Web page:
How are gardeners dealing with red lily leaf beetle?

July 19, 2016
red lily leaf beetle

Image courtesy Leslie J. Mehrhoff, University of Connecticut, Bugwood.org

by Connie Oswald Stofko

Here’s a question from a reader:

“My Asiatic lilies were attacked by the lily beetles last year.

“This year they (the red lily leaf beetles) are back in my garden. I literally pulled about 6-8 of my lilies and just tossed them out because they were so bad and distressing me– I even tossed out the soil around them. I still have some beetles and twice daily, I go out and look for them and catch about 14 a day. They also have been attacking my gorgeous dwarf Oriental lilies which I’ve had for 6 years and were reliable good performers, except this year. Am on my wits end. What to do?

“I’ve tried spraying with mixture of water, dish detergent and baking soda; also tried Listerine but nothing works.

“I live in Getzville, town of Amherst. I had given some of the babies to friends a while back — they live in Clarence but they don’t have the infestation. Am really baffled.

“Anybody out there having same problems this year?

“Thanks for any suggestions.”

Connie Cordero

I’m sorry to hear that. Yes, I’ve talked to gardeners who are having trouble with the red lily leaf beetle.

The red lily leaf beetle is a problem for true lilies that grow from a bulb. They also attack fritillaria, a spring bulb that some gardeners like. These pests aren’t a problem for daylilies, which aren’t true lilies and grow from a tuber.

Since you had trouble in the past, you might have started a preventive pesticide program around May 1 before they appeared. That advice comes from John Farfaglia, extension educator with Cornell Cooperative Extension in Niagara County. This factsheet lists pesticides you might use.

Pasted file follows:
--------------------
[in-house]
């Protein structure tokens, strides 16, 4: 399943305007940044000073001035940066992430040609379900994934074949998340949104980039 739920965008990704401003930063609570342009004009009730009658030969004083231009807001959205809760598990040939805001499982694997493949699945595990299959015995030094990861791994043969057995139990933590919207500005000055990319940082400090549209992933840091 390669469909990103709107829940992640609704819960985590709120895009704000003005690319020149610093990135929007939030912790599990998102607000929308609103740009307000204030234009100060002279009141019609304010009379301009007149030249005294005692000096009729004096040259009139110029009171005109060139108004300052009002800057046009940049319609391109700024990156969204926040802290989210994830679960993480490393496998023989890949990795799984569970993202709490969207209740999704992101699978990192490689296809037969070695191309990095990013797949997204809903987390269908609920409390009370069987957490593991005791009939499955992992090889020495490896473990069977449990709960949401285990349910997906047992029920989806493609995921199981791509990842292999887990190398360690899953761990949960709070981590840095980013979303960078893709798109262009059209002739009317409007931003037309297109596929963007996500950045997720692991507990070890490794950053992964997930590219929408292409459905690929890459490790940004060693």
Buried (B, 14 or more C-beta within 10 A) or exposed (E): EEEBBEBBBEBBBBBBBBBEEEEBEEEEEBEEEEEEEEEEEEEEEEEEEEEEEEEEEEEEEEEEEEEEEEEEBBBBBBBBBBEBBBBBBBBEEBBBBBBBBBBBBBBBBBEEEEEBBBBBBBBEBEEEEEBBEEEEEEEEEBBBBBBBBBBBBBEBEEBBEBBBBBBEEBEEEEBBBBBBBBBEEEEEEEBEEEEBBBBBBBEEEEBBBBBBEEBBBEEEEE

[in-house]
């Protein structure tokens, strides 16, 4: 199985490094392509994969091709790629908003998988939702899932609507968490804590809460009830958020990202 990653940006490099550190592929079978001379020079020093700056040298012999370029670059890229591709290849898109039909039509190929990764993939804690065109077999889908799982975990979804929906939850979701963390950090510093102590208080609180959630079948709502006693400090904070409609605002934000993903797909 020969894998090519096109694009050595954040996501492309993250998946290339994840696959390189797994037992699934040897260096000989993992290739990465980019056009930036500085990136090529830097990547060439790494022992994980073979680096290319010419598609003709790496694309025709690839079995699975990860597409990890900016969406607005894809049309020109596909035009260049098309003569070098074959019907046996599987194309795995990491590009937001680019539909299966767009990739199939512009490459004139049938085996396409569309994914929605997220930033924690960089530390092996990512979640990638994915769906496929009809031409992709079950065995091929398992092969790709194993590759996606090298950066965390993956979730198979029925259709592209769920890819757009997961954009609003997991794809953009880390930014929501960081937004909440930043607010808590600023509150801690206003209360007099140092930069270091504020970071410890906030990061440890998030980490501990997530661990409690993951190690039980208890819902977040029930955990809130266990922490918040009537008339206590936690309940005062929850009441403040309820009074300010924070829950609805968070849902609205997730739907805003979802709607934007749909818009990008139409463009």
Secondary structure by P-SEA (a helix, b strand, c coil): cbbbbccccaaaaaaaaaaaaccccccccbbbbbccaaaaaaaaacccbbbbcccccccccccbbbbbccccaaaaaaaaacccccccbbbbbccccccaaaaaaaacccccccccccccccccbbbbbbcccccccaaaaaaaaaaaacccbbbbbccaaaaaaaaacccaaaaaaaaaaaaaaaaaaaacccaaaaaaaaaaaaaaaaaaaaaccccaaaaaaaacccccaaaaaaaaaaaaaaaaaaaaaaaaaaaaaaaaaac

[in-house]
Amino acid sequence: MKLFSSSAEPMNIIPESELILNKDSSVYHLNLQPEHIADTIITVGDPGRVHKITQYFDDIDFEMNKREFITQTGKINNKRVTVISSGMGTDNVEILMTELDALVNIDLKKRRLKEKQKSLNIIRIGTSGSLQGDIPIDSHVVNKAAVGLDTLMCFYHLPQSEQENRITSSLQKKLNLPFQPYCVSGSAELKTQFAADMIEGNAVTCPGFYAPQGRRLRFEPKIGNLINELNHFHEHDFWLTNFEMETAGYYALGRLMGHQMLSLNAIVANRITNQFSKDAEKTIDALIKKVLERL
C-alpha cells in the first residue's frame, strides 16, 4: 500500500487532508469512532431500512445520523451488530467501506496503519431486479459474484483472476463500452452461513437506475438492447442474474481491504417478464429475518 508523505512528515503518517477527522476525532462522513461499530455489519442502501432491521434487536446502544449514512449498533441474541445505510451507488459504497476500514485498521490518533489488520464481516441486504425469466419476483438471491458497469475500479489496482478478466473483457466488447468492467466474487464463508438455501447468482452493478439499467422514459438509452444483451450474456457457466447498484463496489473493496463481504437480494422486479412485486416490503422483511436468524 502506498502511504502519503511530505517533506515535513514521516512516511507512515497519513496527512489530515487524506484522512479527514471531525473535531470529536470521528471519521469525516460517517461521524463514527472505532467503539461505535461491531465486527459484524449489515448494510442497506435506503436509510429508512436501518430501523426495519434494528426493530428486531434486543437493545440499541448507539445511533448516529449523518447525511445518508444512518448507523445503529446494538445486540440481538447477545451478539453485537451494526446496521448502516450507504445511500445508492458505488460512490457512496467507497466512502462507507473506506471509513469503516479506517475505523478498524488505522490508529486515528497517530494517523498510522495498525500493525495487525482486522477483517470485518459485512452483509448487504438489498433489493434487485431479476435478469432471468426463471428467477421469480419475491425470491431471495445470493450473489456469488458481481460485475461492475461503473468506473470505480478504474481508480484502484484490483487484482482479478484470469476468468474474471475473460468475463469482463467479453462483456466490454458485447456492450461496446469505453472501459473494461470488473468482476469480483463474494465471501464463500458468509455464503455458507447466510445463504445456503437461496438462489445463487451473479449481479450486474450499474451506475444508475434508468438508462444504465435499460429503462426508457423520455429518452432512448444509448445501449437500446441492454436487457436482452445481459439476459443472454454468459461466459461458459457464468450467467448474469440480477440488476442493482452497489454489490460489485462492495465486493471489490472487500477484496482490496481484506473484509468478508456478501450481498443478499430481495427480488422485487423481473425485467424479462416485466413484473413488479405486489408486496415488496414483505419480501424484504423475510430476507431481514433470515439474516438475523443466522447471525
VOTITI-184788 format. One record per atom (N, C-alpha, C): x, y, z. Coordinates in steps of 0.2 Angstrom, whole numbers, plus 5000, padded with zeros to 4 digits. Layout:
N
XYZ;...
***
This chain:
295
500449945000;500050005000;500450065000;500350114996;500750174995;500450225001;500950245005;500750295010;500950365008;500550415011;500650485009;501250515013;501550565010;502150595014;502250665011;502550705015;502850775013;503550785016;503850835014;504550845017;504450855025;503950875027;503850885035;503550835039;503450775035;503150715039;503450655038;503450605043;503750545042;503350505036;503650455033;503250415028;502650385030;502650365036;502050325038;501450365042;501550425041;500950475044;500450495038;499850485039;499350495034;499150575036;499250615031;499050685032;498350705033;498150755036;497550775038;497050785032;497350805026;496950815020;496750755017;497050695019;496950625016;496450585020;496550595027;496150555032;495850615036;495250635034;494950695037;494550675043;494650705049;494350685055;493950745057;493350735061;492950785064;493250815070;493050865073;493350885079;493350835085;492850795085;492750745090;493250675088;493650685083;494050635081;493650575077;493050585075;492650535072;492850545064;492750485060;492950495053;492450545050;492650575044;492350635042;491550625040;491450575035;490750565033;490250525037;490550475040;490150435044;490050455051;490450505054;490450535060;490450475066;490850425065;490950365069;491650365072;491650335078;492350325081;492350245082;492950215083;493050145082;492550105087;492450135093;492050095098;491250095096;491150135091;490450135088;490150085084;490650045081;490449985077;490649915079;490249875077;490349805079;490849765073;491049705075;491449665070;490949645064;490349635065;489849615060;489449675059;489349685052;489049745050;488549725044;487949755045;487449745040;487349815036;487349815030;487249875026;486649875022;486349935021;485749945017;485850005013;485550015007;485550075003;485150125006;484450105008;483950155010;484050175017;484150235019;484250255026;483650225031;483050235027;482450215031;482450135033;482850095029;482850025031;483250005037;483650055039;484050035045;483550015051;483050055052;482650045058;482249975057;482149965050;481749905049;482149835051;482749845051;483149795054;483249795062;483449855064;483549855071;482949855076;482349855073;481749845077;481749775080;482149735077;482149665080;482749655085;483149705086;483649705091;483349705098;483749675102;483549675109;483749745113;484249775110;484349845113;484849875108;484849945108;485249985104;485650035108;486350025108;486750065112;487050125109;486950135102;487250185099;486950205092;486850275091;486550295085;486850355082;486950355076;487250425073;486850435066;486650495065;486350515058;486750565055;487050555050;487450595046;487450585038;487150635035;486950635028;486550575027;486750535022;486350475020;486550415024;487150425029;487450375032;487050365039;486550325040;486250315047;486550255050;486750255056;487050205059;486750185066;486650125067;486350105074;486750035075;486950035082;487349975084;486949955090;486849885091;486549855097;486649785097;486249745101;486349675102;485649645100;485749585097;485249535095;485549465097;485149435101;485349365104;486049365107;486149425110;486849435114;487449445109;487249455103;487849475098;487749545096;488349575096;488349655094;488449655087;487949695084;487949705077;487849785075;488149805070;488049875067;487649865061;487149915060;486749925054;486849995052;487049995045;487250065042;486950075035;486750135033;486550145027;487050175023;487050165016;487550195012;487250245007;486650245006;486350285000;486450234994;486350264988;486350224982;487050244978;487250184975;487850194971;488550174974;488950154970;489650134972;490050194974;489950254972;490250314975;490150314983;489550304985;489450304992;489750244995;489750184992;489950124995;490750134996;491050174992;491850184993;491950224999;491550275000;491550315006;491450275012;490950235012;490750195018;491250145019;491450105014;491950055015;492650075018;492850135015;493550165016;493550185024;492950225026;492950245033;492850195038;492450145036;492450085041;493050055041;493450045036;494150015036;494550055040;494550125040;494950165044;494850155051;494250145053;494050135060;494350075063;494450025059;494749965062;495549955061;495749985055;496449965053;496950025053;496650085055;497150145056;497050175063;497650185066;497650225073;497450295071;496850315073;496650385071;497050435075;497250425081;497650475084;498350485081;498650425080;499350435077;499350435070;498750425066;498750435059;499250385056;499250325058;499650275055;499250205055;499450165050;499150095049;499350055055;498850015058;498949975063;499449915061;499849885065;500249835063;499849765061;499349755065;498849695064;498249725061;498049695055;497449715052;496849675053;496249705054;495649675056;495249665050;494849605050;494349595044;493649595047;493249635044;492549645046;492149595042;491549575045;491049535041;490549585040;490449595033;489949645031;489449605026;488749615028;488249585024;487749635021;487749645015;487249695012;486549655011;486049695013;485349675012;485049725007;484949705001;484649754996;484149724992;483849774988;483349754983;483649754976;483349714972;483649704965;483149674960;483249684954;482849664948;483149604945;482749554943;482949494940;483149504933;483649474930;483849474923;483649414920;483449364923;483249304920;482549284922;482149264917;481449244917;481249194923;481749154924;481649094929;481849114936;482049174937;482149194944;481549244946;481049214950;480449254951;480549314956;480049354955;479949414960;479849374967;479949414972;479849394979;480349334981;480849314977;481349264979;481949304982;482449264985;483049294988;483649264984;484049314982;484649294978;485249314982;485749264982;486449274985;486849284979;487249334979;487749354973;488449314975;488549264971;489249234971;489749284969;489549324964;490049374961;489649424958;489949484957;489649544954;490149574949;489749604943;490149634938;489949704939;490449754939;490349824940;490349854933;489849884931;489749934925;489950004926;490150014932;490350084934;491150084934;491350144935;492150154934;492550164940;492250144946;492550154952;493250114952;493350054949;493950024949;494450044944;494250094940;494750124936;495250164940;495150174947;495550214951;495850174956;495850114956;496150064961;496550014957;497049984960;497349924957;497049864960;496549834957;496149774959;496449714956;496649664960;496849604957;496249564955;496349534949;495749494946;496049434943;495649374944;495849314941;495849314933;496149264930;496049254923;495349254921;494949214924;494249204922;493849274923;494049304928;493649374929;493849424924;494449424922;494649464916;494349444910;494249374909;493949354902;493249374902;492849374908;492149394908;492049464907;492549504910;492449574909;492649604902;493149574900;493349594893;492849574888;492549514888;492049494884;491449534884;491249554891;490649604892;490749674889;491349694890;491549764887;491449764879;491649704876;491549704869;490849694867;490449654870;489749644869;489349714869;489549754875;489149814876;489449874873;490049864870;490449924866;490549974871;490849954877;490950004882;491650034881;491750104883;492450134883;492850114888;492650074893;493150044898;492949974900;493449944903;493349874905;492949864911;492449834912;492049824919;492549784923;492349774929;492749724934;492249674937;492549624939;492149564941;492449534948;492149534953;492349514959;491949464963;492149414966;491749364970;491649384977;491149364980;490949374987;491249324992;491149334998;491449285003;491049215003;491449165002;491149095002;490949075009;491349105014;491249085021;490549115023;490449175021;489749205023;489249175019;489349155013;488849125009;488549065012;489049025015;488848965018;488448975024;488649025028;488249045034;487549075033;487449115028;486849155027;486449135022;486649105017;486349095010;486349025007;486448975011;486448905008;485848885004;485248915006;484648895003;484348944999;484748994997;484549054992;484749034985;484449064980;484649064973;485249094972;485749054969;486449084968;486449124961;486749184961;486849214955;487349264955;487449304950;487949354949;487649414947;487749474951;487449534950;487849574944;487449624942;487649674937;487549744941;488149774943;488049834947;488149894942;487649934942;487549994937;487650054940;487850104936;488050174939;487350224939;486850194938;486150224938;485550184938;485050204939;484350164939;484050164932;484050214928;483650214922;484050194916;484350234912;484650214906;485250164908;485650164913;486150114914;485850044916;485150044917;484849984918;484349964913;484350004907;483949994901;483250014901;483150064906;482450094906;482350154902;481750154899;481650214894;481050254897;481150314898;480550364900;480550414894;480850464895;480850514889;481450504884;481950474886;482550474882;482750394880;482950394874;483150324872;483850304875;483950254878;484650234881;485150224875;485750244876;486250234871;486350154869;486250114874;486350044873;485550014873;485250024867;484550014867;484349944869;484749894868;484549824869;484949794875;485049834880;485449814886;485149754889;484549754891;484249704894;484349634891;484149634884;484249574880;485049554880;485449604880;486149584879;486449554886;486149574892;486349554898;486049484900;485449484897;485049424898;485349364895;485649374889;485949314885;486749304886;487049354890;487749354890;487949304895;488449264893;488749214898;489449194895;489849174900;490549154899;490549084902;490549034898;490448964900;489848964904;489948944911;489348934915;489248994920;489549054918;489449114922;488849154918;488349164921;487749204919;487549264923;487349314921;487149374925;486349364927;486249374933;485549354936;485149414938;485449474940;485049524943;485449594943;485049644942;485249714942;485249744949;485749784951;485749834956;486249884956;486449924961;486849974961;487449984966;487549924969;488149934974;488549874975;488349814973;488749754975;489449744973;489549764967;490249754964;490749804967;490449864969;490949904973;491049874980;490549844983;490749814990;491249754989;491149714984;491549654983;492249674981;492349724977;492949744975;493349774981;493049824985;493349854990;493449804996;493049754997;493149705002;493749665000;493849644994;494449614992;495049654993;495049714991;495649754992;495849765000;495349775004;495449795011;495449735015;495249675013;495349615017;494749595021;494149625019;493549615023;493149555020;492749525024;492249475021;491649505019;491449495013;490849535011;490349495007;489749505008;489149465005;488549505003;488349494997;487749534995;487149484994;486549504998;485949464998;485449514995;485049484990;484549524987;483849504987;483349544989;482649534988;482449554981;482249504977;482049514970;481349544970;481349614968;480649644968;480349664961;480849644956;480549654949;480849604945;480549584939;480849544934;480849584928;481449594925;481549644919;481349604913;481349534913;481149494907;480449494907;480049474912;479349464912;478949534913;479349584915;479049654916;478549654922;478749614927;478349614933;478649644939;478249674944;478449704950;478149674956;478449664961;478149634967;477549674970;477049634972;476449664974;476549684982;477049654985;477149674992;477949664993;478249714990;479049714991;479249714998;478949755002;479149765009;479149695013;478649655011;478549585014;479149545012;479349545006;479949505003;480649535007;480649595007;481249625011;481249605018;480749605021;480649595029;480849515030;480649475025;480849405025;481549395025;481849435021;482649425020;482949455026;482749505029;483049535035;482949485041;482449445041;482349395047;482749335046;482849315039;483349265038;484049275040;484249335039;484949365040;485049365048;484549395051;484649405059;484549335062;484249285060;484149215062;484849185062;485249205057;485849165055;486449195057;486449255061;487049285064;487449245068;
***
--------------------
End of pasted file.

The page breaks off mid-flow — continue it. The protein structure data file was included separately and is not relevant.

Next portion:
However, according to the Cornell factsheet, you can’t use pesticides on plants with open flowers, so it’s too late to use pesticides. (The pesticides might kill pollinators that visit the open flowers.) Farfaglia notes that even organic pesticides, such as neem oil or pyrethrum, can kill pollinators when used on plants with open flowers.

If you wanted to use pesticides, you’ve missed the timing for this year, Farfaglia said.

The factsheet says it’s hard to handpick the adults because they are fast.

It does mention that one alternative is pulling out your lilies and planting something else instead. I know that’s sad to hear, but it’s an alternative that some gardeners may choose.

It appears that the red lily leaf beetle is becoming more widespread, Farfaglia said. He’s hearing from more people who are seeing for the first time this year, and for a few, it’s the third year they’ve been dealing with this pest.

“Until some natural control comes along, I don’t think there’s anything that will make it easier for gardeners” dealing with this pest, Farfaglia said.

However, if you do find something that works for you, he would love to hear about it. You can contact Farfaglia in Niagara County or contact the Cornell Cooperative Extension in your county.

You can also share your experiences with the red lily leaf beetle by leaving a comment below.

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12 Responses to How are gardeners dealing with red lily leaf beetle?

  1. Julie on July 19, 2016 at 4:12 pm

    Neem oil works great. Apply every two weeks fir maximum benefit. Apply in early morning or late evening, so that you do not injure bees.

  2. Susan on July 19, 2016 at 4:14 pm

    Once the lilies are gone, I think I would spray the stems and soil with neem oil so that you kill the eggs. I used neem oil this early in the spring when I found my first few bugs and haven’t had any problems since.

  3. Connie on July 19, 2016 at 4:28 pm

    Julie, as I understand it, it’s the time of year, not the time of day, that matters when applying pesticides to lilies. You can’t use pesticide once the plant has flowers. That’s why you could use pesticide at the beginning of May, but not now. The chemicals can be in the flower and can harm bees and other pollinators, no matter what time of day you apply it.

  4. Julie on July 19, 2016 at 5:20 pm

    Here’s an extension reference stating that neem oil is safe for bees, no qualifiers : http://npic.orst.edu/factsheets/neemgen.html